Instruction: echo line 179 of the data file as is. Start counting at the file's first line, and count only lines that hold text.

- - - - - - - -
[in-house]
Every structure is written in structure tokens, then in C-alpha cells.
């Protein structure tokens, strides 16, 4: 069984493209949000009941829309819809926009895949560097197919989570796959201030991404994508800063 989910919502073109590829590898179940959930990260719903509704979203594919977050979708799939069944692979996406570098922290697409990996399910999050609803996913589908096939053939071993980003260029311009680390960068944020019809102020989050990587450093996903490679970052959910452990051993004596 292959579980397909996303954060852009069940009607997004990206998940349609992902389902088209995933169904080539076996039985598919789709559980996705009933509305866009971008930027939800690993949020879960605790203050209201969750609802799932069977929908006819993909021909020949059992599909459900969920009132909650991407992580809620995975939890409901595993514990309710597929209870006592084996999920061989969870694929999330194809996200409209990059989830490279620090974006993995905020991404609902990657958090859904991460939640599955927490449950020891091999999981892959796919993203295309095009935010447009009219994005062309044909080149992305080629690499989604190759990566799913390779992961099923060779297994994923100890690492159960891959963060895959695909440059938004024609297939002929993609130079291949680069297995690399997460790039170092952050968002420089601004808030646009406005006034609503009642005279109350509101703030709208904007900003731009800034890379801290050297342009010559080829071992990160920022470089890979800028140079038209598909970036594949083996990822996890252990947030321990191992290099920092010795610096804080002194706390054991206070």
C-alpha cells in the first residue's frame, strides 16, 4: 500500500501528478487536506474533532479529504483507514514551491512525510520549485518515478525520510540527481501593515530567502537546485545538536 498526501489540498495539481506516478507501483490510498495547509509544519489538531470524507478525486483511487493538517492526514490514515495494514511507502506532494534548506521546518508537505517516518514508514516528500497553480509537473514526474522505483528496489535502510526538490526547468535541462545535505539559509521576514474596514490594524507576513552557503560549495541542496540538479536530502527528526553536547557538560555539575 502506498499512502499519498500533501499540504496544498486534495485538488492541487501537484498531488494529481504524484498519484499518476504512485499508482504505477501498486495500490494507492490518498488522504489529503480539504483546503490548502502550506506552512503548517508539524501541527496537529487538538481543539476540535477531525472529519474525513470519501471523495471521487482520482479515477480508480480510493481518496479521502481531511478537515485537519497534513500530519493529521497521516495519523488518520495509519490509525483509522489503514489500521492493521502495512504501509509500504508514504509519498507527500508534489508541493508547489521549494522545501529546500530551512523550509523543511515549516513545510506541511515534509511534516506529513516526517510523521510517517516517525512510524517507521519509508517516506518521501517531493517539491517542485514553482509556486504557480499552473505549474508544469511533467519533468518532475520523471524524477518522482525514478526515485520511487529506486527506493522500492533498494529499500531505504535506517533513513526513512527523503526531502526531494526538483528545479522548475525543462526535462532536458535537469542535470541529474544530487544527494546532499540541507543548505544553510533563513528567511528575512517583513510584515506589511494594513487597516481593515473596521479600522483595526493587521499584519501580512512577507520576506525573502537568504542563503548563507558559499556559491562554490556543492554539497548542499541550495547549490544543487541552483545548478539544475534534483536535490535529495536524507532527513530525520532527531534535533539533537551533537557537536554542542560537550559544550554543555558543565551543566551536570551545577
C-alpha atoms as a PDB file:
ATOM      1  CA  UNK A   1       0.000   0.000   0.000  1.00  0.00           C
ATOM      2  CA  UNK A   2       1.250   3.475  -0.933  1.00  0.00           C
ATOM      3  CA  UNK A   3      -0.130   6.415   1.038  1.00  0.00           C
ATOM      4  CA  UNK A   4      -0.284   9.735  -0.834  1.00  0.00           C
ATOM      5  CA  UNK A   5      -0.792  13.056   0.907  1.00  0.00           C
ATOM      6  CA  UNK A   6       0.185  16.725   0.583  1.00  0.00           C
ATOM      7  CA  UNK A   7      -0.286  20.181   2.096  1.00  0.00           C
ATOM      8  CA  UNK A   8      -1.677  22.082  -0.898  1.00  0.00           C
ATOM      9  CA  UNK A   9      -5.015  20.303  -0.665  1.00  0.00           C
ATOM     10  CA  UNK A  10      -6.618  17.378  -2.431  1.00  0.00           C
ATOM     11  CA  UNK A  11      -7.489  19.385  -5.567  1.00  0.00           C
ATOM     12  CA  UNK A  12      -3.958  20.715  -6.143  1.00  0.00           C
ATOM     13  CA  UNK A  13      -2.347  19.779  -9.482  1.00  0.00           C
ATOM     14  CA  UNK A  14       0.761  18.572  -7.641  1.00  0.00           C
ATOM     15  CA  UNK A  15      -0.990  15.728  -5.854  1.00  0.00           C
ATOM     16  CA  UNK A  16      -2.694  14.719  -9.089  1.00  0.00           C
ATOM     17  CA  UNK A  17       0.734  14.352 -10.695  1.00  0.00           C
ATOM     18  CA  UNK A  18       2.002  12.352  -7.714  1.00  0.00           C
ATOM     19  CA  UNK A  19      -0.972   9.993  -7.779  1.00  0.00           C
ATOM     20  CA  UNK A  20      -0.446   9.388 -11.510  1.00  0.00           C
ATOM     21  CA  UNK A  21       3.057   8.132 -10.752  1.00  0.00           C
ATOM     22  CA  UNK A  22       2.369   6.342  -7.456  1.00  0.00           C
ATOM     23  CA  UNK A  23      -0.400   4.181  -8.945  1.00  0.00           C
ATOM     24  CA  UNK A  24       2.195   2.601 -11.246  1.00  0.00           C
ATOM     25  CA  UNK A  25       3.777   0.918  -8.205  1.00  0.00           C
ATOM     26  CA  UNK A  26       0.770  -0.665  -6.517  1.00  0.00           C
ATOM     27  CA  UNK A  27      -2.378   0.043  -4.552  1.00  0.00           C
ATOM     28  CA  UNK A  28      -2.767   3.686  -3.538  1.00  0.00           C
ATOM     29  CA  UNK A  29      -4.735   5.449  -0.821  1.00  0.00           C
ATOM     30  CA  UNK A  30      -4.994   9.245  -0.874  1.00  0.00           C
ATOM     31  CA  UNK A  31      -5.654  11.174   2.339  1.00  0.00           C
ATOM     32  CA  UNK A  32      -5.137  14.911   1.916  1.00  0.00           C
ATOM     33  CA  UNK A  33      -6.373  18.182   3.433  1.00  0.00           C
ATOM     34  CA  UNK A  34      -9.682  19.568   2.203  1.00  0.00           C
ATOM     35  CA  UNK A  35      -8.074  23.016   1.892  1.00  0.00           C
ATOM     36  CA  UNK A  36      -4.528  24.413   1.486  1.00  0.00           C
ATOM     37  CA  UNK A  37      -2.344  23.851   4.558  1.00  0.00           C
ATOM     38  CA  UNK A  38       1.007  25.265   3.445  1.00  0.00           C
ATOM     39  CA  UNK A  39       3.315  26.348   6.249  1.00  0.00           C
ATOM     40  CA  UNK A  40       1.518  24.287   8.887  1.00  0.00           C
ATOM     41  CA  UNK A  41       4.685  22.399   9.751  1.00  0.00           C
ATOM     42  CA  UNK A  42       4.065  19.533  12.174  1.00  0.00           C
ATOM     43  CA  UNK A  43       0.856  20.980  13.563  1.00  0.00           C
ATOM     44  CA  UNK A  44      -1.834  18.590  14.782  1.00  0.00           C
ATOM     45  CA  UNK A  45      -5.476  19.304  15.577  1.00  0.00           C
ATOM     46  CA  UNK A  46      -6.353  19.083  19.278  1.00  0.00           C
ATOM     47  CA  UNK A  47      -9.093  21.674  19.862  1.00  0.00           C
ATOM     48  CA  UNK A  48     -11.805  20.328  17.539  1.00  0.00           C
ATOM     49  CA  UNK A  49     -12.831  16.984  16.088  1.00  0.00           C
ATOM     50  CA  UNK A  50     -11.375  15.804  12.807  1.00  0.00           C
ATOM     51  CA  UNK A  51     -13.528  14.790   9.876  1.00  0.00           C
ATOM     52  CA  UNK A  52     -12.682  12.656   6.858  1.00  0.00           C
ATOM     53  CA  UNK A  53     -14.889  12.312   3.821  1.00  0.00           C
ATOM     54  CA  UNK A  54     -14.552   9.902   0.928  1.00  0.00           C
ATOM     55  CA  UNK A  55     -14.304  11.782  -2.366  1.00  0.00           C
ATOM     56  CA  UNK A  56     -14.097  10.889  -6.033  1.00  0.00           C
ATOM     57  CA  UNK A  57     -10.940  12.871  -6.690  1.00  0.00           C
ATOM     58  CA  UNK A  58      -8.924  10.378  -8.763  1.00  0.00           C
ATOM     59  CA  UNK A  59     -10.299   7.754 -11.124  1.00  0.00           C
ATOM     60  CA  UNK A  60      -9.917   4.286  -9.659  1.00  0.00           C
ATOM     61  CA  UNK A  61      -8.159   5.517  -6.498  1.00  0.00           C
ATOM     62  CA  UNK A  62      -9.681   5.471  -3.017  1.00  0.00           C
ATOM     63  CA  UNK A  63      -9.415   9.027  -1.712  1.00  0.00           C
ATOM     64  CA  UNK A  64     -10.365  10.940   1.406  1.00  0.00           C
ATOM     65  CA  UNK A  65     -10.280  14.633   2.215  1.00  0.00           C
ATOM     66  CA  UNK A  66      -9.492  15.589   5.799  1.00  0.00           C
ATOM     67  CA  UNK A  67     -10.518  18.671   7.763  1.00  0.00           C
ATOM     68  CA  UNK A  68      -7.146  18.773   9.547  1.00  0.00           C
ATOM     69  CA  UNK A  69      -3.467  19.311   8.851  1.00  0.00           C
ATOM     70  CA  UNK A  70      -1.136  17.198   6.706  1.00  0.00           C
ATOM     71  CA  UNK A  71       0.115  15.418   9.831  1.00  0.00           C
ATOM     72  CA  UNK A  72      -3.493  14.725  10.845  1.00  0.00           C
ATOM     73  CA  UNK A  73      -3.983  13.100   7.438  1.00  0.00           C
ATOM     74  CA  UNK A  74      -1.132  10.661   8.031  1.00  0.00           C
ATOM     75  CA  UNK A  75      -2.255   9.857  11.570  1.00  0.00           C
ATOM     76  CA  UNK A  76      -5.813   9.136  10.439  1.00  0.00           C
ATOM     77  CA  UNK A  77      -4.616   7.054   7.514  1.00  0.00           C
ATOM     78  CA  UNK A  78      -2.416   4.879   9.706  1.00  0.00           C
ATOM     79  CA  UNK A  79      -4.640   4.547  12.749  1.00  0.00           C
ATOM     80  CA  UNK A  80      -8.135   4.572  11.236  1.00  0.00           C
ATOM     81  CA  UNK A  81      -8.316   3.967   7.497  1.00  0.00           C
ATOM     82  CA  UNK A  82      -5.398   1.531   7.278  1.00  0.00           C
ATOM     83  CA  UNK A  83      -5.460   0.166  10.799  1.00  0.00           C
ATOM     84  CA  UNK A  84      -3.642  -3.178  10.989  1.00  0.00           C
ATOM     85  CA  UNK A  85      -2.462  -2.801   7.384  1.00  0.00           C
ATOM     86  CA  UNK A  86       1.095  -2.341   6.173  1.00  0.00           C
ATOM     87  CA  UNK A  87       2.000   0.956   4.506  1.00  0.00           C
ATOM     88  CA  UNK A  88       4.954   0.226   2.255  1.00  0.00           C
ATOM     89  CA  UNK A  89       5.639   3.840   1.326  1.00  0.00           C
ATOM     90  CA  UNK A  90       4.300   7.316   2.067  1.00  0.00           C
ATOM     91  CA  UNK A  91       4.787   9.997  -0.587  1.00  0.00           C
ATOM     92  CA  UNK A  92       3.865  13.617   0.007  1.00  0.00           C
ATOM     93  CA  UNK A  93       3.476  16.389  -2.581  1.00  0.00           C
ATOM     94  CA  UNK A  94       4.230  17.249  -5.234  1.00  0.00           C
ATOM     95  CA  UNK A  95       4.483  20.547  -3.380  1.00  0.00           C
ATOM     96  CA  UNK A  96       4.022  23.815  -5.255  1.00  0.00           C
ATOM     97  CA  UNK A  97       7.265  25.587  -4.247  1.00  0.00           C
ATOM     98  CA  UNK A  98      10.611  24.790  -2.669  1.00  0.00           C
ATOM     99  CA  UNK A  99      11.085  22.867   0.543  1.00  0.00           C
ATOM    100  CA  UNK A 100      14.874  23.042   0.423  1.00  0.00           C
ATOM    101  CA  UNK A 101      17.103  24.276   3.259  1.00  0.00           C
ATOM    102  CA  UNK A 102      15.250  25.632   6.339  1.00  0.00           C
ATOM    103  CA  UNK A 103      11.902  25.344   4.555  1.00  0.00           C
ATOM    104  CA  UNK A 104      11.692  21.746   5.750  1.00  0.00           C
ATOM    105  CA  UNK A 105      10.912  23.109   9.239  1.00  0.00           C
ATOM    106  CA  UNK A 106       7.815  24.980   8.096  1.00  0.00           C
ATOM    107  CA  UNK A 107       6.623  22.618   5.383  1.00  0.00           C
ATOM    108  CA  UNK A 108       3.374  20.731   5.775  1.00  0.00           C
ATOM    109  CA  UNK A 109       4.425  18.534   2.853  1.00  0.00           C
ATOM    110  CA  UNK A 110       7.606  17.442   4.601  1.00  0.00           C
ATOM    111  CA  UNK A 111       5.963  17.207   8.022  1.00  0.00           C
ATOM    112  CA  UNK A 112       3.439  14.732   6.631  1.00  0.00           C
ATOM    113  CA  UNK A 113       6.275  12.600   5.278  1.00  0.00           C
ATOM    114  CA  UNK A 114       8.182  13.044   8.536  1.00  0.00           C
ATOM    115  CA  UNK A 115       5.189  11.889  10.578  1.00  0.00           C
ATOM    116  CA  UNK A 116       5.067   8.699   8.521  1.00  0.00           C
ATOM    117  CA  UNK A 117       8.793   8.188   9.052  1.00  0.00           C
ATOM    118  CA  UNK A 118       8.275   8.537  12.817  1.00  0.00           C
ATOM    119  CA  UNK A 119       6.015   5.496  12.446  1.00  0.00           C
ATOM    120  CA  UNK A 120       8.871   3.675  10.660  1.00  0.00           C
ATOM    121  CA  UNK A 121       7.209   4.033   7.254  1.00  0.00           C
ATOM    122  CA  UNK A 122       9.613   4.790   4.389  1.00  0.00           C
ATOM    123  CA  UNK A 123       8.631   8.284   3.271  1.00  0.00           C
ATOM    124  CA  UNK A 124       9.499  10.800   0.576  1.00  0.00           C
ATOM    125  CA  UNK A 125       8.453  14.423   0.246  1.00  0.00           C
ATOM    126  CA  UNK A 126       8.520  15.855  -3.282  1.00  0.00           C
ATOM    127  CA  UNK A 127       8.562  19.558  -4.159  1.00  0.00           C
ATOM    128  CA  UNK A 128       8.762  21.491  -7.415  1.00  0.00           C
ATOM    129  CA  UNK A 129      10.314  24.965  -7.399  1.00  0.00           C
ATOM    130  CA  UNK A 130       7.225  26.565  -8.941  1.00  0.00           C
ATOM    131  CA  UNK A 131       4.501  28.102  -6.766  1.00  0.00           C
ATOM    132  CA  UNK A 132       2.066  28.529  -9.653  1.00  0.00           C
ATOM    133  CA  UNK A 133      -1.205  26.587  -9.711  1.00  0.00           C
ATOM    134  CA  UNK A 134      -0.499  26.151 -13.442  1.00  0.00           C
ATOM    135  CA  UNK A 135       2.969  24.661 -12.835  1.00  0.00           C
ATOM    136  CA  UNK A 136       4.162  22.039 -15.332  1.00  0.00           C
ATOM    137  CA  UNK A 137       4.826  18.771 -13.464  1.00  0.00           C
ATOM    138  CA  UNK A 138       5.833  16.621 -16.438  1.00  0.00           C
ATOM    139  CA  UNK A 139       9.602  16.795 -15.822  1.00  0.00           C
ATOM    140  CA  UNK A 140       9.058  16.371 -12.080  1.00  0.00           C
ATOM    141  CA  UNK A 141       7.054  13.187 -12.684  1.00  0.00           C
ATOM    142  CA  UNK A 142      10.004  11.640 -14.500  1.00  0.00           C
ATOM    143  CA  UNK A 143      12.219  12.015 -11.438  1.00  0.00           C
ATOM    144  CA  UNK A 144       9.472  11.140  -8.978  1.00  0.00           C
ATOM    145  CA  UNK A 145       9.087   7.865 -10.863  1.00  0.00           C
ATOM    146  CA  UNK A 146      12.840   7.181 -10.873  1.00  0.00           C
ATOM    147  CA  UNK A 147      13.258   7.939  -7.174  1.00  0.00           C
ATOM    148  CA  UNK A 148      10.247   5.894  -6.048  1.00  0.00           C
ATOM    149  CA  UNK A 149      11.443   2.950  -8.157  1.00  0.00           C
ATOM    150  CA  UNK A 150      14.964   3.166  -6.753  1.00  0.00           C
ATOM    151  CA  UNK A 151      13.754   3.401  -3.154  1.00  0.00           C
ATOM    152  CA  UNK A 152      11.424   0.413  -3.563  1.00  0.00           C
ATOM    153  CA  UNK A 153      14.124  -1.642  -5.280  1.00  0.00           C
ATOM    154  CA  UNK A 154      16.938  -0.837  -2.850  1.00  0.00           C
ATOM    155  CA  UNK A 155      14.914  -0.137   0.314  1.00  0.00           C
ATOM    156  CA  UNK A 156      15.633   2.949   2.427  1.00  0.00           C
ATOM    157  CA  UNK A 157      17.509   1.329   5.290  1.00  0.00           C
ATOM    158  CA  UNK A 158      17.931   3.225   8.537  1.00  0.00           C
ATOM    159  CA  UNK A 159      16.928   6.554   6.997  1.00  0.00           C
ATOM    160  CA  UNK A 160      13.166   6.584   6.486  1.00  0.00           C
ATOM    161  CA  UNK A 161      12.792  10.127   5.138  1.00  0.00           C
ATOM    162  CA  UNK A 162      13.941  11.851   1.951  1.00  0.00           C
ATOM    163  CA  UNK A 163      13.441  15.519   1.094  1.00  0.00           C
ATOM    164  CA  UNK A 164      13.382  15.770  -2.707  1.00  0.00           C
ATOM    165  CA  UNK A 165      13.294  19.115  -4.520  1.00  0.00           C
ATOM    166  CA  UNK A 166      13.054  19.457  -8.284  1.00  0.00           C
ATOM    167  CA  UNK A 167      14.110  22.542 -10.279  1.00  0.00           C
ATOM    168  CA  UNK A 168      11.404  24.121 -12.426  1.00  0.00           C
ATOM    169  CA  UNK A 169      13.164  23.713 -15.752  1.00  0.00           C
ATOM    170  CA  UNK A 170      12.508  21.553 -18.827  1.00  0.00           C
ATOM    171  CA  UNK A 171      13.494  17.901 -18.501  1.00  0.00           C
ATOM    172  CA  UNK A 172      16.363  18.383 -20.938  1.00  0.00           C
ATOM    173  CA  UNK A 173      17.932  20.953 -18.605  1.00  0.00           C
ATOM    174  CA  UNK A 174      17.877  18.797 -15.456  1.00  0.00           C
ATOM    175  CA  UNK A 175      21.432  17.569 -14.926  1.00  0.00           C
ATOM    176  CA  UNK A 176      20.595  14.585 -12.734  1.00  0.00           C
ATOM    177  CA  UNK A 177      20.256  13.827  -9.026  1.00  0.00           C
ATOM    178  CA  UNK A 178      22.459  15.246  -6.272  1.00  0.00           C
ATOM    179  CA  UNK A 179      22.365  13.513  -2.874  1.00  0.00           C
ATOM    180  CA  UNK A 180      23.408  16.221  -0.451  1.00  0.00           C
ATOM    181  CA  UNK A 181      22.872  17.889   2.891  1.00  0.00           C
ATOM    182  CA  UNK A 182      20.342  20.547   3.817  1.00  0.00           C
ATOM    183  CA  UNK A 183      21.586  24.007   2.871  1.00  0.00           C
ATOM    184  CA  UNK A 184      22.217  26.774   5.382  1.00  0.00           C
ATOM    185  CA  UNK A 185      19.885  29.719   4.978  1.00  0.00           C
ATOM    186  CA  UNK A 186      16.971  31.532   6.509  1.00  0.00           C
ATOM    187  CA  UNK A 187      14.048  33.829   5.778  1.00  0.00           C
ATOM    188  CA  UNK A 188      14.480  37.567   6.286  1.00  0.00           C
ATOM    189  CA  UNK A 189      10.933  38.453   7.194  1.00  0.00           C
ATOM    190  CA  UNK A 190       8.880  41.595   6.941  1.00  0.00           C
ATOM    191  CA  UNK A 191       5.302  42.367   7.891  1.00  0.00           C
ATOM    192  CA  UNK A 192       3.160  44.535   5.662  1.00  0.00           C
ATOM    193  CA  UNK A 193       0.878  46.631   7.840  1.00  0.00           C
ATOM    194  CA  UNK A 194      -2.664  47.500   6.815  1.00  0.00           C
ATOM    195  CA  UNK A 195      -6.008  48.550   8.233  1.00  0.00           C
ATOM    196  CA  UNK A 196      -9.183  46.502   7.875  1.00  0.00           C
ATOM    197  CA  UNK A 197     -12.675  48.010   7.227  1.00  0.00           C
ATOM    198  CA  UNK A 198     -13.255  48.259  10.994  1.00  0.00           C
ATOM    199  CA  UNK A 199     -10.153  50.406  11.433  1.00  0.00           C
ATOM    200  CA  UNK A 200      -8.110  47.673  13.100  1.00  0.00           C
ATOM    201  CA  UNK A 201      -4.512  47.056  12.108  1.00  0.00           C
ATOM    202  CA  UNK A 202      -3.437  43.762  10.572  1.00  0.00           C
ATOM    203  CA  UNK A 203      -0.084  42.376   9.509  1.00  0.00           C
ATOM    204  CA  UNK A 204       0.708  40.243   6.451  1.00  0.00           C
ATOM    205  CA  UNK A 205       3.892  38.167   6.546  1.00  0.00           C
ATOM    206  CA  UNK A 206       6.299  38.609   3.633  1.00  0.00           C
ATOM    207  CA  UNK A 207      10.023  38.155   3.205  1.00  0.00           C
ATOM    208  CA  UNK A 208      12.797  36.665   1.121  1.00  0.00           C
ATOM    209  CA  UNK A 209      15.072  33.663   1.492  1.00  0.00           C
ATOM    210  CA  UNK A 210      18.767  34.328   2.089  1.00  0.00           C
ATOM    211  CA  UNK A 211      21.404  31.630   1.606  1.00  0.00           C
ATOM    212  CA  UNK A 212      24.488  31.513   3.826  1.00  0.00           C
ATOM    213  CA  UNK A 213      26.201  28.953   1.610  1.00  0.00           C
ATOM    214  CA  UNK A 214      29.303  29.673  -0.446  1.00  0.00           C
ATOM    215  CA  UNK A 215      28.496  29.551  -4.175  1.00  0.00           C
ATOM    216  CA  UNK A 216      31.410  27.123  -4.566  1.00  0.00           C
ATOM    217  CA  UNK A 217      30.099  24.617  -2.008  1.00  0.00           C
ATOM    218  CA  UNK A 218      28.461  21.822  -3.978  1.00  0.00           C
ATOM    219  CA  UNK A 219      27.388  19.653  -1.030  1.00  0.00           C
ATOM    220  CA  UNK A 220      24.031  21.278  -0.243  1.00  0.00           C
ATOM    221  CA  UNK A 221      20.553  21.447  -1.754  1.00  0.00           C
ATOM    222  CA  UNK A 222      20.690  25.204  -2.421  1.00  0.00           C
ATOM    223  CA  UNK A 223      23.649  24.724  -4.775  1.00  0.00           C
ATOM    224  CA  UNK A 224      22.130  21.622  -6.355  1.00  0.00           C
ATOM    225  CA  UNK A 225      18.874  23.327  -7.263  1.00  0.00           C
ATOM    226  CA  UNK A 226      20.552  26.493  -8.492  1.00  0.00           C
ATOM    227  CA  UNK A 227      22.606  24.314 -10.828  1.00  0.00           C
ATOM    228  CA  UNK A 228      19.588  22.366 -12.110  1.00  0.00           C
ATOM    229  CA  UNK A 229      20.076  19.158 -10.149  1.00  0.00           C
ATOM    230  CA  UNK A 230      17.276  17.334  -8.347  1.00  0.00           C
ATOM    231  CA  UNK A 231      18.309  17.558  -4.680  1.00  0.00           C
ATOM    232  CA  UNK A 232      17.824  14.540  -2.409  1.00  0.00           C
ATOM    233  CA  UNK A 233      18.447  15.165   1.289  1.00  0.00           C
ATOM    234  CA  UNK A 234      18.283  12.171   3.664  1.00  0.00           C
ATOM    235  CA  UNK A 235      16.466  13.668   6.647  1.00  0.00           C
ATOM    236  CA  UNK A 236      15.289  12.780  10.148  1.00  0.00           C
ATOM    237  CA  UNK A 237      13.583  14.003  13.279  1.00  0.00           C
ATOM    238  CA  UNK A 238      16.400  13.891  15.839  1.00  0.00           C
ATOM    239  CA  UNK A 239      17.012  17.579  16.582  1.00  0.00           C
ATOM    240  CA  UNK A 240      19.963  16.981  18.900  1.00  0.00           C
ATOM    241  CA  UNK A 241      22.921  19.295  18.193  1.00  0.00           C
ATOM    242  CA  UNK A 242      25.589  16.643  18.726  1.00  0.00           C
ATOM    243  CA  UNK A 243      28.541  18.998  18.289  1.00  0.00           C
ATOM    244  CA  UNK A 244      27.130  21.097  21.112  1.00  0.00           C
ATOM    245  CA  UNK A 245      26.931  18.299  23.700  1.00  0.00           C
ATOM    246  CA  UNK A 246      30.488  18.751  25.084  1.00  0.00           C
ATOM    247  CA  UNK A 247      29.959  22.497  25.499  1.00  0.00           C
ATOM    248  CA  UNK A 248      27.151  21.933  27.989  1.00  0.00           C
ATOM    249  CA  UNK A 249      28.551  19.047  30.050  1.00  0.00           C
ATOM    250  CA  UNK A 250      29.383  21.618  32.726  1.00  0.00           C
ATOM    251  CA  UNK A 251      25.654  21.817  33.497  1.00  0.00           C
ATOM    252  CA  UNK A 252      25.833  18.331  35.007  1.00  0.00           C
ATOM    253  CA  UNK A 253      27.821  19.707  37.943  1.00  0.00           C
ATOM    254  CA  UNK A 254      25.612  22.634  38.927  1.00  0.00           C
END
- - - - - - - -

ATOM    174  CA  UNK A 174      17.877  18.797 -15.456  1.00  0.00           C